Take the 2-minute tour ×
Mathematics Stack Exchange is a question and answer site for people studying math at any level and professionals in related fields. It's 100% free, no registration required.

I have not dealt with problems of this type:

Three integers $a$, $b$, and $c$ are written on a blackboard. Then one of them is erased and replaced by the sum of the other two diminished by 1. This operation is repeated a finite number of times until we have the final result, which is $17$, $\,1967$, and $1983$.

Could $a,b,c$ have been $(2,2,2)$ i.e. starting from $2$, $2$, $2$, can we reach $17$, $\,1967$, and $1983$?

share|improve this question
A general strategy for these sort of problems is to look for some invariant i.e. making use of the three numbers, find a quantity such that the quantity remains unchanged under the specified operations. –  user17762 Oct 4 '12 at 5:08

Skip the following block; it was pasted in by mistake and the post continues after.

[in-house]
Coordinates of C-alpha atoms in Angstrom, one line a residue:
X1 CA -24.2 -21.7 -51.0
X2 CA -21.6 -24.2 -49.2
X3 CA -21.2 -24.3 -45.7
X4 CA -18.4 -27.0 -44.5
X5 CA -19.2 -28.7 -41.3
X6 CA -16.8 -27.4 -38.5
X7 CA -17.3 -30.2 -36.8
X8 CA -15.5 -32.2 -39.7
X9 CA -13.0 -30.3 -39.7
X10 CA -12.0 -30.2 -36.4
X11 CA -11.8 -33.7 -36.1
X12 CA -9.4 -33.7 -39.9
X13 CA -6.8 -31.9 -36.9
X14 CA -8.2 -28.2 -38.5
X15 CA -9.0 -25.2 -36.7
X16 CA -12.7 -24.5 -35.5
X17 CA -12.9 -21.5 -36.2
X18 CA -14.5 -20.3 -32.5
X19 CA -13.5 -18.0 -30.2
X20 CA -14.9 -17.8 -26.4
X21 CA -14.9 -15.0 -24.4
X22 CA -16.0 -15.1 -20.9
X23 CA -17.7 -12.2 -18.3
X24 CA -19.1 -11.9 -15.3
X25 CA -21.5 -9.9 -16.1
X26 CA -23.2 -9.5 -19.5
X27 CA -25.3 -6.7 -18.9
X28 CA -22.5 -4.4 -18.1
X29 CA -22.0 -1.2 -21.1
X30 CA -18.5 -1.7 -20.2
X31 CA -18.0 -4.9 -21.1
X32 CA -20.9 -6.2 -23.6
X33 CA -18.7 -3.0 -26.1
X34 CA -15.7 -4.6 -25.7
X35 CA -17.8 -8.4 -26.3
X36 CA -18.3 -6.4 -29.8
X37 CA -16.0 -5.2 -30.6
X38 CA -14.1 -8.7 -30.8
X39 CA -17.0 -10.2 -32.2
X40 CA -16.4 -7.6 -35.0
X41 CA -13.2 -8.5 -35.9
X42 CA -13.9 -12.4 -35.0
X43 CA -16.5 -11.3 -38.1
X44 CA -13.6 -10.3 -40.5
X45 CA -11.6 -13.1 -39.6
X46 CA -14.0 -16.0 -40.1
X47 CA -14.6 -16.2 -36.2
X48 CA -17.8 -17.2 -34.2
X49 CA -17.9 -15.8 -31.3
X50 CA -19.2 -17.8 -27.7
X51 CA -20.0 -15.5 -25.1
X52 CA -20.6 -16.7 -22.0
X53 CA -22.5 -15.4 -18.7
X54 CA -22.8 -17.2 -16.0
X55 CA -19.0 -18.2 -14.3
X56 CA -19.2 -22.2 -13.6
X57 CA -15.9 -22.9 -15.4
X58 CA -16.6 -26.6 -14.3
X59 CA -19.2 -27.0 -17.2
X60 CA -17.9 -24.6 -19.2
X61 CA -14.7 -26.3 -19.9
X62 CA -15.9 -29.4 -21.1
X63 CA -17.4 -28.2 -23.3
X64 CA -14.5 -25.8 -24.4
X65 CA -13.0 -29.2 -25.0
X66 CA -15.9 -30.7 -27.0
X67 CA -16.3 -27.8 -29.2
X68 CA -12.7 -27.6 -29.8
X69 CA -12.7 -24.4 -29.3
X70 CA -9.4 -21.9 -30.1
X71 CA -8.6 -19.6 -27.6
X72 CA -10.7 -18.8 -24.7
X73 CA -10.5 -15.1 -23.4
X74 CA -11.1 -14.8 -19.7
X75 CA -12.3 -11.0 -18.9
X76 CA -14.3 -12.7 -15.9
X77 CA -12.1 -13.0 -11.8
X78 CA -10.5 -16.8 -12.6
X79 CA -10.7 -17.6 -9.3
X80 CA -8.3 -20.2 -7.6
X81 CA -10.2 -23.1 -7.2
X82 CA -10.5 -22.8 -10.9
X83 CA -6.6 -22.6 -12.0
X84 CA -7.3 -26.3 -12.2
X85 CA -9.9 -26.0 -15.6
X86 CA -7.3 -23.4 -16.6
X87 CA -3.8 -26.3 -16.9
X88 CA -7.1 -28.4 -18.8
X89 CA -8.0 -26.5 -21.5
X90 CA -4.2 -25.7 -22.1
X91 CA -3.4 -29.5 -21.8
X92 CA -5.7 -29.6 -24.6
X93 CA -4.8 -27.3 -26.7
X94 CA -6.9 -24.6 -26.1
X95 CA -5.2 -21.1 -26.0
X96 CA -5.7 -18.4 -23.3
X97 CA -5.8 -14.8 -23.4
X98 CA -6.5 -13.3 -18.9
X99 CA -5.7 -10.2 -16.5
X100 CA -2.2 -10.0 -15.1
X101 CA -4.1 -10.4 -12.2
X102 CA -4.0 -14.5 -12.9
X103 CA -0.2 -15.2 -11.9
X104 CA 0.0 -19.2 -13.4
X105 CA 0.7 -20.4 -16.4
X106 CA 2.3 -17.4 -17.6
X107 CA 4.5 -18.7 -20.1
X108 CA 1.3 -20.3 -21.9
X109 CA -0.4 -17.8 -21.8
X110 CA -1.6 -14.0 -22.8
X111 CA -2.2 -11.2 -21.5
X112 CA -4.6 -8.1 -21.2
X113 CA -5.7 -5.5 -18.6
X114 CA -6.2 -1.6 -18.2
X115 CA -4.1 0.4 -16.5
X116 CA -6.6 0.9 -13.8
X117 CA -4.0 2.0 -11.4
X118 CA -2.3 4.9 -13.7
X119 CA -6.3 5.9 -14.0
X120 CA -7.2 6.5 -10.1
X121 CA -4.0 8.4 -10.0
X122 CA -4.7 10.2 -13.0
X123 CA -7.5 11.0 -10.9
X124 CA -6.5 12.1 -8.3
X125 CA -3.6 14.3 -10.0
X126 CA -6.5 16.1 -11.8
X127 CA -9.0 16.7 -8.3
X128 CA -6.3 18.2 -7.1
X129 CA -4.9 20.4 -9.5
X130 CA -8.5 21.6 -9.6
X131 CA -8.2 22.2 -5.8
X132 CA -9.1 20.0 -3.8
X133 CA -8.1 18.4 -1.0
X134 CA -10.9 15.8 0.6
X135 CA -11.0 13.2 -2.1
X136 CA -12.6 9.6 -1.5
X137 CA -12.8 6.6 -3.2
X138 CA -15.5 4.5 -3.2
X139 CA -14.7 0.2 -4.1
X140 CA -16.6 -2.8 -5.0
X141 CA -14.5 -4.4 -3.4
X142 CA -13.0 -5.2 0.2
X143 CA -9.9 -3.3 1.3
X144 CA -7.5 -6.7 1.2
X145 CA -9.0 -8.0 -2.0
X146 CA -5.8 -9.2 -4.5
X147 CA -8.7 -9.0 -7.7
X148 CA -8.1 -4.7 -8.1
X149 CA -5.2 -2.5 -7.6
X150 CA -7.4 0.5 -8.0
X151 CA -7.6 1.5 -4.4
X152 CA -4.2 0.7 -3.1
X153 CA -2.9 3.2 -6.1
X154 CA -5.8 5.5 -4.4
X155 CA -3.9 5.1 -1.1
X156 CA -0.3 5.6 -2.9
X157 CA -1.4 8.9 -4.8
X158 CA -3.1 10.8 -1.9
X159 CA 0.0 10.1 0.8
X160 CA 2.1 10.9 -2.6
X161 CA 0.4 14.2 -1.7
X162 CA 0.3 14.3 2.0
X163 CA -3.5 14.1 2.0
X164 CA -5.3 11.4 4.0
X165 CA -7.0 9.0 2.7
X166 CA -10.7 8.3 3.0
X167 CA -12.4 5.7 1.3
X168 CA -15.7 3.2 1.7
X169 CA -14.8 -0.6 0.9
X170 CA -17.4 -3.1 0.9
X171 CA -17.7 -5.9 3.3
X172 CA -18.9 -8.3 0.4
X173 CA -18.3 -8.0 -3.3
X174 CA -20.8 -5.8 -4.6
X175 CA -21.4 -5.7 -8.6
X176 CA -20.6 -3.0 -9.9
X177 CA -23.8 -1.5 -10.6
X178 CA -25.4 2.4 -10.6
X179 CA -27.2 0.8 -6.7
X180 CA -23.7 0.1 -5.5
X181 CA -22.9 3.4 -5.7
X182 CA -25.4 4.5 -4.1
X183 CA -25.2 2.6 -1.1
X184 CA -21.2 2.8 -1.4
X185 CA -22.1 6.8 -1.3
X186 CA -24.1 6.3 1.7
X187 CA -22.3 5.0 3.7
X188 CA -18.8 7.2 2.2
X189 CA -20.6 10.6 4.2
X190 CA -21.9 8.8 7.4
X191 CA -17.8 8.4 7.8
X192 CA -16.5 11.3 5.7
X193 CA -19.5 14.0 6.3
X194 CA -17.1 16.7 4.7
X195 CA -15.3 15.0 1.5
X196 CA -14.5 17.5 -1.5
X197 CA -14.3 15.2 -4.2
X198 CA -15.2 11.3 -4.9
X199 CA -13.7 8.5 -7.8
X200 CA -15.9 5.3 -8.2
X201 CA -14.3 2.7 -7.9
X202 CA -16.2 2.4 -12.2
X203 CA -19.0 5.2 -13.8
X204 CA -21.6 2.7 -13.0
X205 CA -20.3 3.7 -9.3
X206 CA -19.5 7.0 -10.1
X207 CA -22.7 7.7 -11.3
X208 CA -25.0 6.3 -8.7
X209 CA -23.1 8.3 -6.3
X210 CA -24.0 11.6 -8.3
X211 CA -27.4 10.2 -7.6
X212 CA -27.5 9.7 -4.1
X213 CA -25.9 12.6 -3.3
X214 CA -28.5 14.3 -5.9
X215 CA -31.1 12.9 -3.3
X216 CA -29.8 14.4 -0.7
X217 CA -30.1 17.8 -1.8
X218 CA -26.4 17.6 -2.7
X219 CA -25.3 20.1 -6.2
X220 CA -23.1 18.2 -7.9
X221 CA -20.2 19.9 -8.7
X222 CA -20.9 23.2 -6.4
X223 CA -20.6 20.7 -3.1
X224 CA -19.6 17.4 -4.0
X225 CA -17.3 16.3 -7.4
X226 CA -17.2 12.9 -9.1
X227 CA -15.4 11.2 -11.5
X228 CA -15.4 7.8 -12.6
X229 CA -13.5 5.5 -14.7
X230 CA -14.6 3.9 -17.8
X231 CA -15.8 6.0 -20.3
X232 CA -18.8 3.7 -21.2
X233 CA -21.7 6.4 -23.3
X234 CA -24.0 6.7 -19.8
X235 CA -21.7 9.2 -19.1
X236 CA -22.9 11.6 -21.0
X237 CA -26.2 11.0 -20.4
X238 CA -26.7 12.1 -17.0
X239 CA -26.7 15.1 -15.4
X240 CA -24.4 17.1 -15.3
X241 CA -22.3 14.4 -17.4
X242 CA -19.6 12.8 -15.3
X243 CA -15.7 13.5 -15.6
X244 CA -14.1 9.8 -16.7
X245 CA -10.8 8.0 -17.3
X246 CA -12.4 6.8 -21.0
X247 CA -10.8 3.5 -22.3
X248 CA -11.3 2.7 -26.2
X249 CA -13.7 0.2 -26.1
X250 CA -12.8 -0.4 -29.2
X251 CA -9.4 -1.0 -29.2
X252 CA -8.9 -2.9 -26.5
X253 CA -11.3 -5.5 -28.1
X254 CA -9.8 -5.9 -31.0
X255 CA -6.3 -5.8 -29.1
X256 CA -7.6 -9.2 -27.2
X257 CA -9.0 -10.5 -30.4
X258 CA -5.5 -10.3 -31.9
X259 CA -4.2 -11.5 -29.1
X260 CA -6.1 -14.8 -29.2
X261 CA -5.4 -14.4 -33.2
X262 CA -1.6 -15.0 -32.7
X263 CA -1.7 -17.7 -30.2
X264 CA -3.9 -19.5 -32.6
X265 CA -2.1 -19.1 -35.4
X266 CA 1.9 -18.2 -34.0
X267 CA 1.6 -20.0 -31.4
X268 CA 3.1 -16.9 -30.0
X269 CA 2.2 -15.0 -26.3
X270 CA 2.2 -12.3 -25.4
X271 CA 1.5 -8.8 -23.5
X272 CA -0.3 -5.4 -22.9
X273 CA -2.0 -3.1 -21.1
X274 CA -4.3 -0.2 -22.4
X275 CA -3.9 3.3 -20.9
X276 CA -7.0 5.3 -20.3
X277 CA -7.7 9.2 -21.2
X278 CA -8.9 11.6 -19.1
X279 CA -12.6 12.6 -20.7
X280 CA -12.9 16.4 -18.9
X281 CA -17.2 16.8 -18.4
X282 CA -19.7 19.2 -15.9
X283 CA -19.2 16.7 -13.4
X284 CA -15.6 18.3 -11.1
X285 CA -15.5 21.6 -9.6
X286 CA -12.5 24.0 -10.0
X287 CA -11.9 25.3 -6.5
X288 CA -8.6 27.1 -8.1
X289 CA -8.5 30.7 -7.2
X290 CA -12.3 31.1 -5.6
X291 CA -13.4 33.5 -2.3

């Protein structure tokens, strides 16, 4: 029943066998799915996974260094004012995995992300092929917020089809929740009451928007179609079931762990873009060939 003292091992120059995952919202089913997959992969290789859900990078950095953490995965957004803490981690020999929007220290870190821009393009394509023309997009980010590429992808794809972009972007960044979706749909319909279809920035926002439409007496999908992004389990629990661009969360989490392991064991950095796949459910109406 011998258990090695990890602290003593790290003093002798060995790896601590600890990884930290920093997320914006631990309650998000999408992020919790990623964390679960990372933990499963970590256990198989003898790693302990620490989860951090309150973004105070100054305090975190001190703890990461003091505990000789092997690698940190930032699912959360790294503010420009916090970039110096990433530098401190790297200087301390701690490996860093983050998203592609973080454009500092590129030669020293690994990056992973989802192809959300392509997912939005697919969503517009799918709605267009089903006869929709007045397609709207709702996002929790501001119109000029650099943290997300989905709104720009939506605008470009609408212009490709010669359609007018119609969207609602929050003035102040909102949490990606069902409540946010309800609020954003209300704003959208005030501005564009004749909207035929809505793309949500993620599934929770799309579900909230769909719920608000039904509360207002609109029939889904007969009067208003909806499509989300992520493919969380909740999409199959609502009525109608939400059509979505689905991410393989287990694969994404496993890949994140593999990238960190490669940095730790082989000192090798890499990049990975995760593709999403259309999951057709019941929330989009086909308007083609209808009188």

The operation is somewhat more transparent if you systematically replace any number $a$ by $a-1$: then a (transformed) number is replaced by the sum of the two others. –  Marc van Leeuwen Oct 4 '12 at 6:46

1 Answer 1

up vote 6 down vote accepted

HINT: The first step from $(2,2,2)$ must give you $(2,2,3)$. Now prove that every triple that you can reach from here has two even numbers and one odd number.

In attacking this problem I looked at the triples that could be reached from $(2,2,2)$ in three or four steps and looked for something that they had in common. As Marvis suggested in the comments, you want to find something that’s preserved by the operation, and in this case it turns out to be something very simple.

share|improve this answer
So, I was barking up the wrong tree. What I tried to do was take this $(17,k_1,k_2)$ and notice that the sum increases by 32.But then, it was not particularly helpful.It turns out it was something much simpler. –  user37450 Oct 4 '12 at 5:15

Your Answer


By posting your answer, you agree to the privacy policy and terms of service.